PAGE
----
Brushless AC machine

Discussion about how how to choose the d- and q-axis components of the sinusoidal three-phase currents feeding the BLAC machine.

It is assumed that the BLAC machine is fed with perfectly sinusoidal three-phase currents, where the current vector is characterized by its d- and q-axis components. The dq-axes reference frame is a convenient way to represent sinusoidally changing quantities as constants. The dq-axes reference frame is fixed to the rotor and turning with the same speed as the rotor. As shown in Fig. 1 on the example of a two pole surface-mounted permanent magnet rotor, the d-axis is always lying in the direction of the magnetic field of the permanent magnets. The q-axis is turned by 90 electrical degrees, i.e. it always lies between two magnetic poles of the machine.

dq-axes reference frame

Fig. 1 Definition of dq-axes reference frame in permanent magnet machines.

As shown in Fig.1, the q-axis current $I_q$ creates a magnetic field in the q-axis that interacts with the magnetic field of the permanent magnets $\Psi_m$ lying in the d-axis to generate torque. The d-axis current $I_d$ creates a magnetic field in the d-axis, which can be used to weaken the magnetic field of the permanent magnets when chosen negative (field weakening operation above base speed). With a salient rotor construction (q-axis inductance is larger than d-axis inductance $L_q>L_d$), a negative d-axis current can also contribute with reluctance torque according to the classical torque equation of a permanent magnet machine: $$T=\frac{3}{2}\frac{p}{2}\left(\Psi_mI_q + (L_d-L_q)I_qI_d\right)$$ where $p$ is the number of poles.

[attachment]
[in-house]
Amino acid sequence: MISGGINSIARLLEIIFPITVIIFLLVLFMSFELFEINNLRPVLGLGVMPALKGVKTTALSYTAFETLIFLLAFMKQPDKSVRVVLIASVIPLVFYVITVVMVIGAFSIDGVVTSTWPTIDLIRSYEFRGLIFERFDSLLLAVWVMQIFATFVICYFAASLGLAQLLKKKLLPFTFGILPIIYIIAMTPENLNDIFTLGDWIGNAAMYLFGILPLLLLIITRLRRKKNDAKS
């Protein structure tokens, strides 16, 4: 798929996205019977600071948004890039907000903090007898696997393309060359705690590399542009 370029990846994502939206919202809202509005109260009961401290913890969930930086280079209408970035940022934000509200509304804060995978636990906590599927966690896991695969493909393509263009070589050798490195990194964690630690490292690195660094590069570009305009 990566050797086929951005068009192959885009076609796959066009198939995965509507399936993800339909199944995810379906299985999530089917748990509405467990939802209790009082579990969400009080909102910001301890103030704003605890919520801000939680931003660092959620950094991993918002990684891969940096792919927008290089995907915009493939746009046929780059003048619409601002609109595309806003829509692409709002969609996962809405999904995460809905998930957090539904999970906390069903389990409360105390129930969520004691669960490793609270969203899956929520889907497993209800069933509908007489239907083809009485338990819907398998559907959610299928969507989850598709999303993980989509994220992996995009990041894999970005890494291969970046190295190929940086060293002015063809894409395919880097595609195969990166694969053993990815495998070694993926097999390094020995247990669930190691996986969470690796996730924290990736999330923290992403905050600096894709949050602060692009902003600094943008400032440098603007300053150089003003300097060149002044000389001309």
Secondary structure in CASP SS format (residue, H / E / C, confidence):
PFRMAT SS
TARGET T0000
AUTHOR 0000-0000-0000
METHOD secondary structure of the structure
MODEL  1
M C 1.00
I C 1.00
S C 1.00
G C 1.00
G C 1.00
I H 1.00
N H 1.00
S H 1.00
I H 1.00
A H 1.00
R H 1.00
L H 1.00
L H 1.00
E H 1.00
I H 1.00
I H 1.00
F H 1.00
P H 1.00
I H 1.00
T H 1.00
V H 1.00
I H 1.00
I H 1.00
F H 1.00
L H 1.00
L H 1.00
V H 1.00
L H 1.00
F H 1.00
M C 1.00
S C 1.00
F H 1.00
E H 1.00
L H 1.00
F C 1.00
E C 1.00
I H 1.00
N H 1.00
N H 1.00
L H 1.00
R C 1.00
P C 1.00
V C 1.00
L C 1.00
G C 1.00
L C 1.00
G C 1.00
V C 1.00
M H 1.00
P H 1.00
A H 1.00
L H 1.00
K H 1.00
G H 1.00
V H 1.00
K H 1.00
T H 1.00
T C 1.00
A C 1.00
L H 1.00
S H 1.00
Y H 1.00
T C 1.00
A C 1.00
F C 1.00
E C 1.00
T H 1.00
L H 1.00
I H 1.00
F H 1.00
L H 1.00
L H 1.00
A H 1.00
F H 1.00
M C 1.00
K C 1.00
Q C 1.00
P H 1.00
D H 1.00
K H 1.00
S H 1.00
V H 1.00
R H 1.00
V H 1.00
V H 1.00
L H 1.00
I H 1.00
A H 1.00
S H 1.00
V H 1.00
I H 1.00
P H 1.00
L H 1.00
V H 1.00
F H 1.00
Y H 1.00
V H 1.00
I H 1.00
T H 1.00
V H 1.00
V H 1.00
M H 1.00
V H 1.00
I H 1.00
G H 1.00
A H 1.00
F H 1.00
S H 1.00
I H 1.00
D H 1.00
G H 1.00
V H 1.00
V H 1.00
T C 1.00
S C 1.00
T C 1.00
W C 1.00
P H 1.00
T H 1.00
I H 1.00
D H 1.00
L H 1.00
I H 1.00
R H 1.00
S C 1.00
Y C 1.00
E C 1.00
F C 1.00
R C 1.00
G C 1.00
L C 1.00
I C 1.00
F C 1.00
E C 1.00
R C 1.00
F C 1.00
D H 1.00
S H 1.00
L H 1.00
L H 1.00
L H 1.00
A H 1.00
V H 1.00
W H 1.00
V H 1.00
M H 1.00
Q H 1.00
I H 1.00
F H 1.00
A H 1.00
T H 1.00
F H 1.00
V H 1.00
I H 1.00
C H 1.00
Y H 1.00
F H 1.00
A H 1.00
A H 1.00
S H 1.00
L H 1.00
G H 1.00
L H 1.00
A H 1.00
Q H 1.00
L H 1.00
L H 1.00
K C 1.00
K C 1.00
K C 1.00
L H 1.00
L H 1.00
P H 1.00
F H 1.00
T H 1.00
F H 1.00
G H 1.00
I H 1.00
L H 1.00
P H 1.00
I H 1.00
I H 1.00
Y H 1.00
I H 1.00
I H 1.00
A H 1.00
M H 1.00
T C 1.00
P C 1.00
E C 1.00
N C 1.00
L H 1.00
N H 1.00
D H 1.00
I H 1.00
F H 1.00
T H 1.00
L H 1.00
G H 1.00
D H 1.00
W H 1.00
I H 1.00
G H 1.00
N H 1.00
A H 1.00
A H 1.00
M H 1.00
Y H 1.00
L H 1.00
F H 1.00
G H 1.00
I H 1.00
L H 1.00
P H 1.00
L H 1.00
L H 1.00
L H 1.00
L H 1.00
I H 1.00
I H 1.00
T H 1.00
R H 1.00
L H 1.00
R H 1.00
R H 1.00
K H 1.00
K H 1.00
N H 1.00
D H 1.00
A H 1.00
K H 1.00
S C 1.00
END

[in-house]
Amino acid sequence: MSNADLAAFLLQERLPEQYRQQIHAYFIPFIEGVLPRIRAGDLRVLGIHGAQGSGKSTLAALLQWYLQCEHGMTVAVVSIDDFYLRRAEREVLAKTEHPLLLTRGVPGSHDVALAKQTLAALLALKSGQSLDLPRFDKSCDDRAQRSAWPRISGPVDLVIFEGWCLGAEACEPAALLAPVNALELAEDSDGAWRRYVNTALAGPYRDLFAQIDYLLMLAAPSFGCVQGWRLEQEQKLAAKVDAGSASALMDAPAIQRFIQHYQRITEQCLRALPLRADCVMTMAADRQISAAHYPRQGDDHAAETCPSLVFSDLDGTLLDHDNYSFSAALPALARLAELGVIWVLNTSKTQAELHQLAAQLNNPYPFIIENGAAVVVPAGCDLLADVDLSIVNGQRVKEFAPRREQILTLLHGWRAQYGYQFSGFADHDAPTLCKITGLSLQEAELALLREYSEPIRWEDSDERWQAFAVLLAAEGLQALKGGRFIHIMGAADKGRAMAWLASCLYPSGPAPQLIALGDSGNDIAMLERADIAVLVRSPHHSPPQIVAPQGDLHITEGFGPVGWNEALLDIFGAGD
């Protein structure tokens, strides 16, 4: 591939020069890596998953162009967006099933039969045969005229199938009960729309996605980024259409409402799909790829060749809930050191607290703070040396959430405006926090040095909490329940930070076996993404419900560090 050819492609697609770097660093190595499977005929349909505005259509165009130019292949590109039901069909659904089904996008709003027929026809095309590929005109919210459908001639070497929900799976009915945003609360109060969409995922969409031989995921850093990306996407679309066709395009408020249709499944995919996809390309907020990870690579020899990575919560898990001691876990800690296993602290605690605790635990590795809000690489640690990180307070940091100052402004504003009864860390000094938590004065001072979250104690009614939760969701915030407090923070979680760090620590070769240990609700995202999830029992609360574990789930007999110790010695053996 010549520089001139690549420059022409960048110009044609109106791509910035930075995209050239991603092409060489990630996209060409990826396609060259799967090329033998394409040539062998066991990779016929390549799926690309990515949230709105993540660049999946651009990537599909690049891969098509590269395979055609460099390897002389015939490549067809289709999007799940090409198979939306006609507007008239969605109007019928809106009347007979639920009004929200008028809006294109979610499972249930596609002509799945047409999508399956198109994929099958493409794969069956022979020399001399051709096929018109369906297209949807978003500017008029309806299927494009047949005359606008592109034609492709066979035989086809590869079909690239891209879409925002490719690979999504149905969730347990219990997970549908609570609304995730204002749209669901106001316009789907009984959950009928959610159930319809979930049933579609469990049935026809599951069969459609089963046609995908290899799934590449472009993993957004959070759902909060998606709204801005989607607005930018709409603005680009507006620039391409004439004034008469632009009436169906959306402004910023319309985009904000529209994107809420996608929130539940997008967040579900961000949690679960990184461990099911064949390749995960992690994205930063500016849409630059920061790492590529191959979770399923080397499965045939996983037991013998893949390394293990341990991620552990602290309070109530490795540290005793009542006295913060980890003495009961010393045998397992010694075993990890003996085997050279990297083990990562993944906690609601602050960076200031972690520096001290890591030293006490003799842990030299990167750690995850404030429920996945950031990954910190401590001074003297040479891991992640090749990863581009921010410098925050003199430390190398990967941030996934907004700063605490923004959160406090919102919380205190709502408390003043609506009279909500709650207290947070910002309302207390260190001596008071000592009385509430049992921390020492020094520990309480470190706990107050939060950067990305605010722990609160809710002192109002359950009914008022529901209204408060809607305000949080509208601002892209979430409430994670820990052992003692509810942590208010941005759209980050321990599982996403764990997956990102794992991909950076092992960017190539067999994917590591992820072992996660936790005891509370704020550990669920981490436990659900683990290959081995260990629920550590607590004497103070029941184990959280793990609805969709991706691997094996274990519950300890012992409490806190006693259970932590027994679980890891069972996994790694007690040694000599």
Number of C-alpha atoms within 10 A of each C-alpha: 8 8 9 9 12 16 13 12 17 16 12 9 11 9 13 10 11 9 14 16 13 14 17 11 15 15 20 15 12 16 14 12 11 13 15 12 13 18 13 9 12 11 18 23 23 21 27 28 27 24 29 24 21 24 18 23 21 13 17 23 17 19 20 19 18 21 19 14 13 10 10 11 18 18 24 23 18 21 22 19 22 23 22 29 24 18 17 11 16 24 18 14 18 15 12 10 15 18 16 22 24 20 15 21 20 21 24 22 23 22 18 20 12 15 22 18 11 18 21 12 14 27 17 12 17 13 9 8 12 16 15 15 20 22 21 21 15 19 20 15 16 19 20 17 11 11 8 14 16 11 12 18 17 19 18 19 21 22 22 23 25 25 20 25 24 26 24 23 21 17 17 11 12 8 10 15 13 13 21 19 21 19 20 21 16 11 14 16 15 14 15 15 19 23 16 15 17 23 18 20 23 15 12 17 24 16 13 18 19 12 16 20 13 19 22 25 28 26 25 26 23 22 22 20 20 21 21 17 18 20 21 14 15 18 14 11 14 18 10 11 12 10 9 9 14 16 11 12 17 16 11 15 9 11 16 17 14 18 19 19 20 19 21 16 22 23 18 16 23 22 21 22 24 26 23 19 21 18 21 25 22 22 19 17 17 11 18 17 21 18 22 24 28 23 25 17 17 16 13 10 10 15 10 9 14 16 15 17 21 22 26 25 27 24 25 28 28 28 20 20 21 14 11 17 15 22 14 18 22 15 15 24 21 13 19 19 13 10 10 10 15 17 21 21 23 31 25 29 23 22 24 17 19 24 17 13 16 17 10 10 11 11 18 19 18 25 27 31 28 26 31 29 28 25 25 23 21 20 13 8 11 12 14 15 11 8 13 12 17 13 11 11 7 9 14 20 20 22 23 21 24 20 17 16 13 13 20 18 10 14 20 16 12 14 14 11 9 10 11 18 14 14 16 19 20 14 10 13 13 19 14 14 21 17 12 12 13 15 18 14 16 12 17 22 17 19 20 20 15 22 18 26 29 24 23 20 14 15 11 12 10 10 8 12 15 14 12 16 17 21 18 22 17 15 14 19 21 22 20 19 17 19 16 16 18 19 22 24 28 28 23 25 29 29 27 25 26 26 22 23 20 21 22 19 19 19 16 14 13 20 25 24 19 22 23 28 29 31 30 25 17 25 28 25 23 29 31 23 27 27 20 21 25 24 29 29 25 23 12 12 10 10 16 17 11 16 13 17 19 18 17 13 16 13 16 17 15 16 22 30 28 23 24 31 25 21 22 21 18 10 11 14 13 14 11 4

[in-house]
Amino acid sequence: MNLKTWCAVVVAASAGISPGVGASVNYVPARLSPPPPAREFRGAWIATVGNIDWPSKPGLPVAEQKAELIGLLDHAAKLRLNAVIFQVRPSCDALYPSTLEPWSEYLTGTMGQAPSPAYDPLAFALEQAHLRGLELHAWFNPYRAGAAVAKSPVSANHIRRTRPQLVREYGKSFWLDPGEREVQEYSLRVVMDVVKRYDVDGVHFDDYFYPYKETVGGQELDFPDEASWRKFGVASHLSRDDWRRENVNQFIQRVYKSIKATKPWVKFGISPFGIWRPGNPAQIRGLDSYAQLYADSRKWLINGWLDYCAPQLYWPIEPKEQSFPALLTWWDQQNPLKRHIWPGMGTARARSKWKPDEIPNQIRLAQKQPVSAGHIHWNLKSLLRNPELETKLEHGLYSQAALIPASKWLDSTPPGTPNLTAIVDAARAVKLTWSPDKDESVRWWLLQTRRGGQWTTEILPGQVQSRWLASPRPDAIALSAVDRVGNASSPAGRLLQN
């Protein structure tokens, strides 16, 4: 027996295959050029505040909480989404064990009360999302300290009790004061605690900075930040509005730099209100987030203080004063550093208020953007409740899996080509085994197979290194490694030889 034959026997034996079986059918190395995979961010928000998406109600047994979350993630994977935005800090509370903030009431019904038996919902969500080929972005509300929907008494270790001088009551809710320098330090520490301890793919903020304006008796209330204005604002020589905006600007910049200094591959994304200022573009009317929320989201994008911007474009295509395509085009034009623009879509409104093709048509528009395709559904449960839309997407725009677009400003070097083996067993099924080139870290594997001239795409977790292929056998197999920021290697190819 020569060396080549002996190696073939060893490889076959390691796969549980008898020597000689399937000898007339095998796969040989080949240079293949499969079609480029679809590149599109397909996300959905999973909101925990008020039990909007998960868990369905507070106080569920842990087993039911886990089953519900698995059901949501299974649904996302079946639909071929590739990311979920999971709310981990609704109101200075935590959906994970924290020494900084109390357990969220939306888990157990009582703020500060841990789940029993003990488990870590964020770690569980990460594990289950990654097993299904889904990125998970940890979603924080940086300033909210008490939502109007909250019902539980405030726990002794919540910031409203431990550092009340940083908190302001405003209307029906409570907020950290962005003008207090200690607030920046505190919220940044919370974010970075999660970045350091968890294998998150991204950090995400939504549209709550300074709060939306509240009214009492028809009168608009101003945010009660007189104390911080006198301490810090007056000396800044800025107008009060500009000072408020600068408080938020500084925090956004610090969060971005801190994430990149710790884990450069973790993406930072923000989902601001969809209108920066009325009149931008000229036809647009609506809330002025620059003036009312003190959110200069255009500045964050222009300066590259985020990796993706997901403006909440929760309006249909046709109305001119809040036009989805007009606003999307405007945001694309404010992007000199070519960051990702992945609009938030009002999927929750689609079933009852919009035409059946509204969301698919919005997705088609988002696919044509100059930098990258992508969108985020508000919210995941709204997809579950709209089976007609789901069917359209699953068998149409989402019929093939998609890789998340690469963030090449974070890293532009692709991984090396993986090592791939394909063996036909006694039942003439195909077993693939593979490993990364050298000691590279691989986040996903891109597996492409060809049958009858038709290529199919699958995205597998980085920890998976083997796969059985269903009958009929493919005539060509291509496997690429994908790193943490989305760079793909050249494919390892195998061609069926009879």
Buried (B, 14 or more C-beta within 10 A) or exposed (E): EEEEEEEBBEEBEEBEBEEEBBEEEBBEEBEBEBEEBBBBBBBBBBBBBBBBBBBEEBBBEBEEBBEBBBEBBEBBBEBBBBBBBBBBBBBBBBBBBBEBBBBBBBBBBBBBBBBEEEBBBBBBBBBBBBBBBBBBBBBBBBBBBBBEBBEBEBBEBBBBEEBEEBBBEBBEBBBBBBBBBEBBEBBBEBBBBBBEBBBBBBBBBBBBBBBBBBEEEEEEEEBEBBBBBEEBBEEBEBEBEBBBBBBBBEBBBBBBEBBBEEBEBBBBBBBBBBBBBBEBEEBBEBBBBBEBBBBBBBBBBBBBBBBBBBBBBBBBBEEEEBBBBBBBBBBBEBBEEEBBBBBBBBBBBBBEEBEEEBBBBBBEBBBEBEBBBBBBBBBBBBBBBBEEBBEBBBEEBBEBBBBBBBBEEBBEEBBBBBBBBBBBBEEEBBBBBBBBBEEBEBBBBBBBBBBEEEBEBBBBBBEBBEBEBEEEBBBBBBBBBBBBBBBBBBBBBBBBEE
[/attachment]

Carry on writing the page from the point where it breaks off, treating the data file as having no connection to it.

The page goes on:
As shown in Fig. 1, the current vector is defined by its peak value $I$ and its current angle $\gamma$ towards the q-axis. The relationship between the amplitude and phase angle of the current vector and the dq-axes components is given by the following equations: $$I_q = I\cos{\gamma}$$ $$I_d = -I\sin{\gamma}$$ $$I = \sqrt{I_d^2+I_q^2}$$ $$\gamma = tan^{-1}\left( -\frac{I_d}{I_q}\right)$$

Fig. 2 shows an example of the airgap flux density of a surface-mounted permanent magnet machine fed with q-axis current only. The figure shows how the magnetic field from the permanent magnets and the armature reaction interact, and how their superposition gets affected by saturation and the slotting effect due to the stator slot openings. It can also be seen from Fig. 2 that when the current angle $\gamma$ is approaching 90 electrical degrees (negative d-axis current only), the armature reaction is directly opposing the magnetic field from the permanent magnets. As a consequence, the risk for demagnetization of the permanent magnets increases with an increasing current angle.

Airgap flux density

Fig. 2 Airgap flux density: a) from radially magnetized surface-mounted magnets (ideal), b) from armature reaction only (ideal), from both permanent magnets and armature reaction (c) ideal, with q-axis current only, d) simulated).

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